“It’s the whistling,” Laila said to Tariq, “the damn whistling, I hate more than anything.” Tariq nodded knowingly. It wasn’t so much the whistling itself, Laila thought later, but the seconds between the start of it and impact. The brief and interminable time of feeling suspended. The not knowing. The waiting. Like a defendant about to hear the verdict.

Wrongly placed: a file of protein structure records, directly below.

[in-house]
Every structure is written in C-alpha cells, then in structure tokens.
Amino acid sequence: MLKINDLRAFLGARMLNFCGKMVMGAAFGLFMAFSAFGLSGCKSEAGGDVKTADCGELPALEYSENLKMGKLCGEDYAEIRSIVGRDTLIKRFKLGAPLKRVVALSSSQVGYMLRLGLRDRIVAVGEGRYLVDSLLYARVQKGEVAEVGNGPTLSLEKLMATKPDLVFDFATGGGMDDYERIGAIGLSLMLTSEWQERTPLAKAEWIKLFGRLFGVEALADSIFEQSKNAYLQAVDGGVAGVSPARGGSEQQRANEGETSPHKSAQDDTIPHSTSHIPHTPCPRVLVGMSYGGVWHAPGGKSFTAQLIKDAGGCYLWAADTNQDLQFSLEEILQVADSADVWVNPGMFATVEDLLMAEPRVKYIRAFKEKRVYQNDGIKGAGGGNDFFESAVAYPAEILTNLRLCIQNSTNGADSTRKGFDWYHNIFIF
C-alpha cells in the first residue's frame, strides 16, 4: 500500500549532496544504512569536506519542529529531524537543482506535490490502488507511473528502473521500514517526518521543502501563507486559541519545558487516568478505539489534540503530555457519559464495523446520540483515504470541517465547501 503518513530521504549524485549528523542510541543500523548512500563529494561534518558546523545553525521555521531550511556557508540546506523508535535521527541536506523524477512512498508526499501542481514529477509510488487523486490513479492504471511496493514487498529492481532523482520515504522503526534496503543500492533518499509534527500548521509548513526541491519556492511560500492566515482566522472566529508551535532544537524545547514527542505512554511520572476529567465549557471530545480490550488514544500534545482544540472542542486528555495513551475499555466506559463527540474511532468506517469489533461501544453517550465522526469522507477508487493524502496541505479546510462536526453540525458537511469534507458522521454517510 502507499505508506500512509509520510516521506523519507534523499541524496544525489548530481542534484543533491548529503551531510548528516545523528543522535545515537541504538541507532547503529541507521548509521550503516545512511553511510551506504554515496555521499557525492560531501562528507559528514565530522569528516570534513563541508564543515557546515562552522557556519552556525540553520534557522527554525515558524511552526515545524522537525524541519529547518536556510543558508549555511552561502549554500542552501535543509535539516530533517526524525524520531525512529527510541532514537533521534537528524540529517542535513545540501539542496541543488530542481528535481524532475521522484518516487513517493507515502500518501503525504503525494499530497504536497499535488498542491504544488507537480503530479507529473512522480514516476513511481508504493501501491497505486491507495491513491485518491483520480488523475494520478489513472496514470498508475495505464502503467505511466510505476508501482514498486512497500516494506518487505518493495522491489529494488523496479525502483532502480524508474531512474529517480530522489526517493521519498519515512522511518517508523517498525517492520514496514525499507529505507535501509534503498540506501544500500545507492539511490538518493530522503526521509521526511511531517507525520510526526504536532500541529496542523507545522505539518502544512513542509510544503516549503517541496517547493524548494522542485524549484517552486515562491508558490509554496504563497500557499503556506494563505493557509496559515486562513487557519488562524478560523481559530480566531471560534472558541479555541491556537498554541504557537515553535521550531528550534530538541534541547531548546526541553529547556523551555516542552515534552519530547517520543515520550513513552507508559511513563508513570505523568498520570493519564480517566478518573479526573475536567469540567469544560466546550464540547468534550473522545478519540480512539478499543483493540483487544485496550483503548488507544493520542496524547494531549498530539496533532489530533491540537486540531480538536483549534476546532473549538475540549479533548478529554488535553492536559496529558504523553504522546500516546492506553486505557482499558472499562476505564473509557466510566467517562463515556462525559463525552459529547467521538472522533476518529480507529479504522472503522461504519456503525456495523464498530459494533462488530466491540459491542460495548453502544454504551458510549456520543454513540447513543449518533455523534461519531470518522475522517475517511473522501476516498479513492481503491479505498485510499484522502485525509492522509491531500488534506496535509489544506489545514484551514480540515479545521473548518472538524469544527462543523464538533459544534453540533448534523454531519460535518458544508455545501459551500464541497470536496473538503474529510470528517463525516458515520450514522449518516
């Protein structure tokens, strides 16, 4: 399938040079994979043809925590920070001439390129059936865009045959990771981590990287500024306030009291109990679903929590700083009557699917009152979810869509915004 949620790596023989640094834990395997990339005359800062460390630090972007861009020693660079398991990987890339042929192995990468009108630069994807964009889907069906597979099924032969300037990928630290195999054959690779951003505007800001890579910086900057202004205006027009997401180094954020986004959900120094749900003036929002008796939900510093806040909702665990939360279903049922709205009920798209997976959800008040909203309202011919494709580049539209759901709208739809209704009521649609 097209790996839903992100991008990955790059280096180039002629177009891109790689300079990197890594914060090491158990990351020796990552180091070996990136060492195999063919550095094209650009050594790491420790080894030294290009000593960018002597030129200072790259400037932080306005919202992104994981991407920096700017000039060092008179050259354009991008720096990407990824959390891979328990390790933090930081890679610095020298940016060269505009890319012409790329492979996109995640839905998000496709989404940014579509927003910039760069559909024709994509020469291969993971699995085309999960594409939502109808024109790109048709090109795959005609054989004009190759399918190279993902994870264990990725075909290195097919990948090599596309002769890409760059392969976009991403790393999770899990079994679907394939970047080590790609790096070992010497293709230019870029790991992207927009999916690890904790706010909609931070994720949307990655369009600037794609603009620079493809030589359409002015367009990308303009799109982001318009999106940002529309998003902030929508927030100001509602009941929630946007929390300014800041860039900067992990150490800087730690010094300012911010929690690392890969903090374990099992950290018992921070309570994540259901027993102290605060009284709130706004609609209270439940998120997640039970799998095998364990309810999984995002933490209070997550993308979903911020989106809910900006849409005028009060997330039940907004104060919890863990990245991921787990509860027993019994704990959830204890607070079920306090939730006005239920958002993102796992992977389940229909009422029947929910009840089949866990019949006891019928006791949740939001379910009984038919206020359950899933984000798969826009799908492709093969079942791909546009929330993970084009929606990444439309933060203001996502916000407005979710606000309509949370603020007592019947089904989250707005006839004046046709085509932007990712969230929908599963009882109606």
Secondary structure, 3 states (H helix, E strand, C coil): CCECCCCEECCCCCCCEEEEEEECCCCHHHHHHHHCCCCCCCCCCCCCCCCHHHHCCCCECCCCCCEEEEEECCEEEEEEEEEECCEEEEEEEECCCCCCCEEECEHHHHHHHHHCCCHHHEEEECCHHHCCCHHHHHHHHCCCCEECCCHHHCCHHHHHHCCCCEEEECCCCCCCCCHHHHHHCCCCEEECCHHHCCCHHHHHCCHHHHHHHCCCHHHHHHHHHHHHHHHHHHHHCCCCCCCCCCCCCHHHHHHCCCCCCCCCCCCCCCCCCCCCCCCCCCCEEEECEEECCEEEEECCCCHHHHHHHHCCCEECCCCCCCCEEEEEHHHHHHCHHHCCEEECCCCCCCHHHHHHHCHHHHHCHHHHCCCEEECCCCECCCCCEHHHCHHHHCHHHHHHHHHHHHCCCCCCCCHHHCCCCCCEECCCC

A well written book helps us step into the lives of people we do not understand, takes us to places we may never go otherwise, and if we are lucky we learn a little something along the way. In America we tend to look across the globe at the Middle East and shake our heads, we see what the nightly news shows us, the violence, the dusty landscape, the oil. Khaled Hosseini is a doctor who grew up in Kabul but was educated here in the United States, a world away from the turmoil in the country of his birth. When he began to write his first book, The Kite Runner, he stepped back into that distant world telling a tale focused on fathers and sons and friendship between men. In his new novel, A Thousand Splendid Suns, we are again transported to Afghanistan and this time we experience life in Kabul through the eyes of two women, Mariam and Laila, from 1974 to the present. There are many good non-fiction books about life in the Middle East, but the beauty of a well written novel is its ability to lift us up and carry us along on a journey of imagination, a journey that allows us to live the lives of the characters in the story. That is what good storytelling does…and this book is good storytelling.